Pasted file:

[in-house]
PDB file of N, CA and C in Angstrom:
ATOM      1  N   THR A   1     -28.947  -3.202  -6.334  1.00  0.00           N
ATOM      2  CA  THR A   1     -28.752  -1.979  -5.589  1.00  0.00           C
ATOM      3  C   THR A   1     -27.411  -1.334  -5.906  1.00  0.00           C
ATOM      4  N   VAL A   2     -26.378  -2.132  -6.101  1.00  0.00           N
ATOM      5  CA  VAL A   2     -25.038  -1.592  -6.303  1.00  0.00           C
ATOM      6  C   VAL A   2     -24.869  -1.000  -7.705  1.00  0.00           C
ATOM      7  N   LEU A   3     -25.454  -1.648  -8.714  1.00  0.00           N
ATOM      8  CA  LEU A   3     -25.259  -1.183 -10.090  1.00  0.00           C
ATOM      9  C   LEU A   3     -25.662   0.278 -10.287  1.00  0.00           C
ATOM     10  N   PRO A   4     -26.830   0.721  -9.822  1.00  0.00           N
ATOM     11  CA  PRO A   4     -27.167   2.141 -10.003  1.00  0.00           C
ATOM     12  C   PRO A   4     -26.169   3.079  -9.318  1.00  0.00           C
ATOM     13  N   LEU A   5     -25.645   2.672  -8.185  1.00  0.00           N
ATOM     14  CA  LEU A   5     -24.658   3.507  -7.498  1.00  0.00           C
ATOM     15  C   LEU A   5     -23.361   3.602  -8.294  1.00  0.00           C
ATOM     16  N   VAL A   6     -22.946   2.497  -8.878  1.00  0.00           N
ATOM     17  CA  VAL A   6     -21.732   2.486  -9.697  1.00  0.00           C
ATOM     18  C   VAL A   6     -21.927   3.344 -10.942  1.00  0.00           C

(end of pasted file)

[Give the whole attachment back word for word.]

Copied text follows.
[in-house]
PDB file of N, CA and C in Angstrom:
ATOM      1  N   THR A   1     -28.947  -3.202  -6.334  1.00  0.00           N
ATOM      2  CA  THR A   1     -28.752  -1.979  -5.589  1.00  0.00           C
ATOM      3  C   THR A   1     -27.411  -1.334  -5.906  1.00  0.00           C
ATOM      4  N   VAL A   2     -26.378  -2.132  -6.101  1.00  0.00           N
ATOM      5  CA  VAL A   2     -25.038  -1.592  -6.303  1.00  0.00           C
ATOM      6  C   VAL A   2     -24.869  -1.000  -7.705  1.00  0.00           C
ATOM      7  N   LEU A   3     -25.454  -1.648  -8.714  1.00  0.00           N
ATOM      8  CA  LEU A   3     -25.259  -1.183 -10.090  1.00  0.00           C
ATOM      9  C   LEU A   3     -25.662   0.278 -10.287  1.00  0.00           C
ATOM     10  N   PRO A   4     -26.830   0.721  -9.822  1.00  0.00           N
ATOM     11  CA  PRO A   4     -27.167   2.141 -10.003  1.00  0.00           C
ATOM     12  C   PRO A   4     -26.169   3.079  -9.318  1.00  0.00           C
ATOM     13  N   LEU A   5     -25.645   2.672  -8.185  1.00  0.00           N
ATOM     14  CA  LEU A   5     -24.658   3.507  -7.498  1.00  0.00           C
ATOM     15  C   LEU A   5     -23.361   3.602  -8.294  1.00  0.00           C
ATOM     16  N   VAL A   6     -22.946   2.497  -8.878  1.00  0.00           N
ATOM     17  CA  VAL A   6     -21.732   2.486  -9.697  1.00  0.00           C
ATOM     18  C   VAL A   6     -21.927   3.344 -10.942  1.00  0.00           C